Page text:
The naming convention of the America line changed with the 400 as well, with previous America cars getting their names from the engine’s unitary displacement (displacement per cylinder), and the 400 Superamerica and the 500 Superfast that replaced it getting their names from the engine’s total displacement.

Drivetrain Specifications

Type front, longitudinal 60° V12
Bore/stroke 77 x 71 mm
Unitary displacement 330.62 cc
Total displacement 3967.44 cc
Compression ratio 8.8 : 1
Maximum power 340 HP @ 7,000 RPM
Top speed 265 KM/H (164 MPH)


1962 Ferrari 400 Superamerica LWB Coupe Aerodinamico High Resolution Exterior
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Just 47,400 Superamericas were built, with just 32 of them being Aerodinamicos, and only 18 of those being LWB Aerodinamicos. Of course, all Superamericas are part of a very small production run no matter what their configuration, so rarity itself doesn’t make the car unique from other configurations of the 400. But the Aerodinamico body is generally more desirable, not only for being more attractive, but also for being more distinct from the 250 GT/E.

The LWB is also generally preferred for its slightly more spacious interior. So this particular car is toward the more valuable end of the 400 Superamerica spectrum, but not by a gigantic amount, even though it is a numbers-matching example.

The car recently rolled across the auction block at RM Auctions for a price of $3.3 million U.S. dollars. Impressively, RM Auctions predicted the car would sell for between 3 million to 3.3 million Euros, or $3.2 million to $3.6 million at current exchange rates. That was an unusually narrow range, but given RM Auctions estimated correctly, the buyer likely got a good deal on a car with a predicable value.


Maserati 5000 GT

1961 Ferrari 250 GT SWB California Spider by Scaglietti
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At this point in the company’s history, the top-end mainstream GT cars was the 3500 GT. But at the special request of the Shah of Persia, Maserati built a limited of cars with bigger engines and new coachwork by Touring. The Italian industrialist and style icon Gianni Agnelli owned of of these and one 400 Superamerica, each with special one-off bodywork that was nearly the same for both cars. Just 32 5000 GT units were made, making it even more rare than the Ferrari.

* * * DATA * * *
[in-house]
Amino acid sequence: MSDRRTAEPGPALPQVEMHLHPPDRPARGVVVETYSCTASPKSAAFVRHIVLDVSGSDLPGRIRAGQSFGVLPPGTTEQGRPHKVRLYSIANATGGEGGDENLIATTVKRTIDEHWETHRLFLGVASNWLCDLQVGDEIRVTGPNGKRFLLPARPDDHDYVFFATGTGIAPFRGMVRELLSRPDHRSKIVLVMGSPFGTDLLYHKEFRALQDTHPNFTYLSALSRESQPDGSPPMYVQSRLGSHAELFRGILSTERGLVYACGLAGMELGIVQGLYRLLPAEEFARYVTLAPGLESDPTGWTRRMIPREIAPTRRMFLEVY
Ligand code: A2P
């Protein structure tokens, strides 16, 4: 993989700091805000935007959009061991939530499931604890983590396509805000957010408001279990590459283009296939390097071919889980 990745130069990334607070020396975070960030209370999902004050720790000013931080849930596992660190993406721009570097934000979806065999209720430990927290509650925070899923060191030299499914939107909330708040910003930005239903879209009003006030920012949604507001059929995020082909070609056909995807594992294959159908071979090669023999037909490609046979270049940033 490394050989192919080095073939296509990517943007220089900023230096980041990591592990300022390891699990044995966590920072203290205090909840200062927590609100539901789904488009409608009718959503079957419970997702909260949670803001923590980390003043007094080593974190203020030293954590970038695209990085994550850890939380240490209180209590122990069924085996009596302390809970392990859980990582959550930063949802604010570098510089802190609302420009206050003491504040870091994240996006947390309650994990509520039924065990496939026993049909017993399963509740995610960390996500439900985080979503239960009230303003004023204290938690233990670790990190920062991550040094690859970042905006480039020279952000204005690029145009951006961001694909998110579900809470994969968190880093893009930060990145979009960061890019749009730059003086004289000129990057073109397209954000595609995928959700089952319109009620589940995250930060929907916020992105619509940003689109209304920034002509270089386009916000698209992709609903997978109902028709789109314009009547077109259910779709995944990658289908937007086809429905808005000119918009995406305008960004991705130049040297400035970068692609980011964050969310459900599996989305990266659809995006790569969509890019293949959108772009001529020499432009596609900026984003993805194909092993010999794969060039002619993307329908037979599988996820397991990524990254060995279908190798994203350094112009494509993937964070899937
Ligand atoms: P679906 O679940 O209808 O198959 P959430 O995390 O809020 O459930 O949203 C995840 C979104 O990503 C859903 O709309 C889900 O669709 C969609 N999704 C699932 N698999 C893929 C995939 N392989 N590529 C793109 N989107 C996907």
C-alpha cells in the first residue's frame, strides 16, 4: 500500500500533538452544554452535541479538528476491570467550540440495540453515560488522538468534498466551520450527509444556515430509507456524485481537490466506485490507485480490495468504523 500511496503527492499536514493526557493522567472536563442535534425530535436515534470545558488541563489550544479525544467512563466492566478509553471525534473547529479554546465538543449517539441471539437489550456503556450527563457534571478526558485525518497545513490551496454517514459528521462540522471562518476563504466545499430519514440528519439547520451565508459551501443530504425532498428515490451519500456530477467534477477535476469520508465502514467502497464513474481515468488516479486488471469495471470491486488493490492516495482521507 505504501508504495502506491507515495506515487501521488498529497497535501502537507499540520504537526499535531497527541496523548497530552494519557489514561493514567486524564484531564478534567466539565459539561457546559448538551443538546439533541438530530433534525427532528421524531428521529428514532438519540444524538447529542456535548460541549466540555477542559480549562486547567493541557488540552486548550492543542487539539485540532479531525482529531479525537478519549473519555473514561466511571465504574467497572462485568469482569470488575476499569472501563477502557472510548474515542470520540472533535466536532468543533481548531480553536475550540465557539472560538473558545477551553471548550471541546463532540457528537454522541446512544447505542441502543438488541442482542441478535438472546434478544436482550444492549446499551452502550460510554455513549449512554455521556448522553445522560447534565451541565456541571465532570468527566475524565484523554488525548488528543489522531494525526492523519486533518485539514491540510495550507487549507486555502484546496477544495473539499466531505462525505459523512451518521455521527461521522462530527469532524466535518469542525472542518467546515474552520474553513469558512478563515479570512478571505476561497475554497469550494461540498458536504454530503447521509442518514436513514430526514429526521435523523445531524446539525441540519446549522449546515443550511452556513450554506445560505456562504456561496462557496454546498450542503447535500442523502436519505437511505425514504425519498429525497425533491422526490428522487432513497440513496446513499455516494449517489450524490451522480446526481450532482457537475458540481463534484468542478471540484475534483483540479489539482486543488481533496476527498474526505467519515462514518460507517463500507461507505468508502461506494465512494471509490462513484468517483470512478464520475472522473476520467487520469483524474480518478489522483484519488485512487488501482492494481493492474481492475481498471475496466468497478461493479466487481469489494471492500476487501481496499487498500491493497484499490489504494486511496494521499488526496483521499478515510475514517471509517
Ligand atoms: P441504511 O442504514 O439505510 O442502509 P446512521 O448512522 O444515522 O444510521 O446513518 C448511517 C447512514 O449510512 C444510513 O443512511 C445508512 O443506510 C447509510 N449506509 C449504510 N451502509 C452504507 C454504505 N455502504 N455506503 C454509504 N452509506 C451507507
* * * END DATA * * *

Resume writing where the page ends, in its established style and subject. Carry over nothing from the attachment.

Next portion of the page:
Aston Martin DB4 GT Zagato

1962 Aston Martin DB4GT By Zagato
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Sure, the Aston Martin DB4 was a pretty great car all on its own, and the DB4 GT was even better. But if you’re looking for something hyper exclusive and incredibly beautiful, the DB4 GT Zagato is the way to go. Only 20 were built with the Zagato coachwork, and it is immediately recognizable as different from the rest of the DB4 run. The engine was even more powerful than the “regular” GT and considerably more powerful than the series DB4. Today they sell for huge sums.

Read our full review on the Aston Martin DG4 GT By Zagato here.


1962 Ferrari 400 Superamerica LWB Coupe Aerodinamico High Resolution Exterior
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I don’t have to tell you that this or any other of the America cars is special, that much is pretty obvious just from looking at them. But they do tend to be a little under appreciated, forever in the shadow of GTOs and California Spiders. This is a shame, since the cars were such spectacular early examples of money-is-no-object Ferraris. The extra luggage space and bigger engines with more low-end torque made them much more usable as well. Yet today you can buy ten of them for the price of one GTO. On the other hand, for those who want to buy a car purely for the enjoyment of it and not as an investment, this might not be entirely bad news.

  • Leave it
    • Not nearly as good an investment as certain 250 models
    • Big 2+2 proportions without the benefit of actual rear seats
    • Still very expensive

Source: RM Sothebys